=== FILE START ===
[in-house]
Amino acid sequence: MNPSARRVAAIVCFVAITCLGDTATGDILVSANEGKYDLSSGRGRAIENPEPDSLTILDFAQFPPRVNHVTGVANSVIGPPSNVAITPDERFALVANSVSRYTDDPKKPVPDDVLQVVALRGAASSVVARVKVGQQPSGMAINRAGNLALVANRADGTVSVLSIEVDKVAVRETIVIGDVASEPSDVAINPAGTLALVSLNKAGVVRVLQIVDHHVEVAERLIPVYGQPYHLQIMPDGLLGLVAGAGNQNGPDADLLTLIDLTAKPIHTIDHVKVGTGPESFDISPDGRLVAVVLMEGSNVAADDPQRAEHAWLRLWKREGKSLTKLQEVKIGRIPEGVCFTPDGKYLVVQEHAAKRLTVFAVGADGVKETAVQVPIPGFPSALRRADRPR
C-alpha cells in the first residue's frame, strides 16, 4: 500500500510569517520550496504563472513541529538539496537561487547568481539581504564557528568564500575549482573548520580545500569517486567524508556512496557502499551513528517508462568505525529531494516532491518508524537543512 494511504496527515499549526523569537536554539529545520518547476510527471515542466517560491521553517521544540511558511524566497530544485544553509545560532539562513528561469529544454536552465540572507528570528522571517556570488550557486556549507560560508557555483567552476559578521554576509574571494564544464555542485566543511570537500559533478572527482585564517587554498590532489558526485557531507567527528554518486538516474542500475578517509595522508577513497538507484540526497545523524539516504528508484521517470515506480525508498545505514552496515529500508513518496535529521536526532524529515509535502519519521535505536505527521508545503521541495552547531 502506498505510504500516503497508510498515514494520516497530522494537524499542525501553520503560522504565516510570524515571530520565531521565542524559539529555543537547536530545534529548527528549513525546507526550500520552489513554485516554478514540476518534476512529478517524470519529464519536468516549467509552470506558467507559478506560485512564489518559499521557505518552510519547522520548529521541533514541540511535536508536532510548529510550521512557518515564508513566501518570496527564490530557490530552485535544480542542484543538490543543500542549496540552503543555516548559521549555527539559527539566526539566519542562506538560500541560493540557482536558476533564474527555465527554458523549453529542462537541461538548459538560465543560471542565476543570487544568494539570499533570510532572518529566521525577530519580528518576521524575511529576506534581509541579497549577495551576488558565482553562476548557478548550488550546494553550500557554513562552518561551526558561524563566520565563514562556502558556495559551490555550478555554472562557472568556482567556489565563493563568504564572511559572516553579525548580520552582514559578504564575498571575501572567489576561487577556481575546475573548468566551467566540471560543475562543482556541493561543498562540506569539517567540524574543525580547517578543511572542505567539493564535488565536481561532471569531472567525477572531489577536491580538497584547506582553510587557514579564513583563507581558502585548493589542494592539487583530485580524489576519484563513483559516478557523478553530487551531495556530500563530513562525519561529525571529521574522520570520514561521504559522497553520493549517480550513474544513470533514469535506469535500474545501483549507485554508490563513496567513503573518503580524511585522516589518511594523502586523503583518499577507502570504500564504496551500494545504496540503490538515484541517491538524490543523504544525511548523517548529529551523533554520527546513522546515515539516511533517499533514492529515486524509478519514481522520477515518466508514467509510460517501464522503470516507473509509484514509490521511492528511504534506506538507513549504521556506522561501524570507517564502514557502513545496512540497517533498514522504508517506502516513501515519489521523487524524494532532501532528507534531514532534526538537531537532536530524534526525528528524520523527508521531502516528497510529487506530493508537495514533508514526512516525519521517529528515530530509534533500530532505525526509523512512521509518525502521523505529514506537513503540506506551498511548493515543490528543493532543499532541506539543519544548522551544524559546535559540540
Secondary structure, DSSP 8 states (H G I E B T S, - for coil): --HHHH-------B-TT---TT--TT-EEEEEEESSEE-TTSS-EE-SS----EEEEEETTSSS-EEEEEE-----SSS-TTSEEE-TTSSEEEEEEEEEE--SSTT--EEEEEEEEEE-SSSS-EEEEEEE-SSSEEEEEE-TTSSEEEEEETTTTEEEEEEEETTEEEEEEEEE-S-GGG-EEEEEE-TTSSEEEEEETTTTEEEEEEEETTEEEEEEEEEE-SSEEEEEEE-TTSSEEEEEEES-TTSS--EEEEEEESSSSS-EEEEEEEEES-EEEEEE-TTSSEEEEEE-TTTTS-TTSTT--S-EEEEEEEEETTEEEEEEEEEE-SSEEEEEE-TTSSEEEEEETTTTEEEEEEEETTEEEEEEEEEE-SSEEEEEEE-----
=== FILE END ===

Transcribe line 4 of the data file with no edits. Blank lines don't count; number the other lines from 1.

Secondary structure, DSSP 8 states (H G I E B T S, - for coil): --HHHH-------B-TT---TT--TT-EEEEEEESSEE-TTSS-EE-SS----EEEEEETTSSS-EEEEEE-----SSS-TTSEEE-TTSSEEEEEEEEEE--SSTT--EEEEEEEEEE-SSSS-EEEEEEE-SSSEEEEEE-TTSSEEEEEETTTTEEEEEEEETTEEEEEEEEE-S-GGG-EEEEEE-TTSSEEEEEETTTTEEEEEEEETTEEEEEEEEEE-SSEEEEEEE-TTSSEEEEEEES-TTSS--EEEEEEESSSSS-EEEEEEEEES-EEEEEE-TTSSEEEEEE-TTTTS-TTSTT--S-EEEEEEEEETTEEEEEEEEEE-SSEEEEEE-TTSSEEEEEETTTTEEEEEEEETTEEEEEEEEEE-SSEEEEEEE-----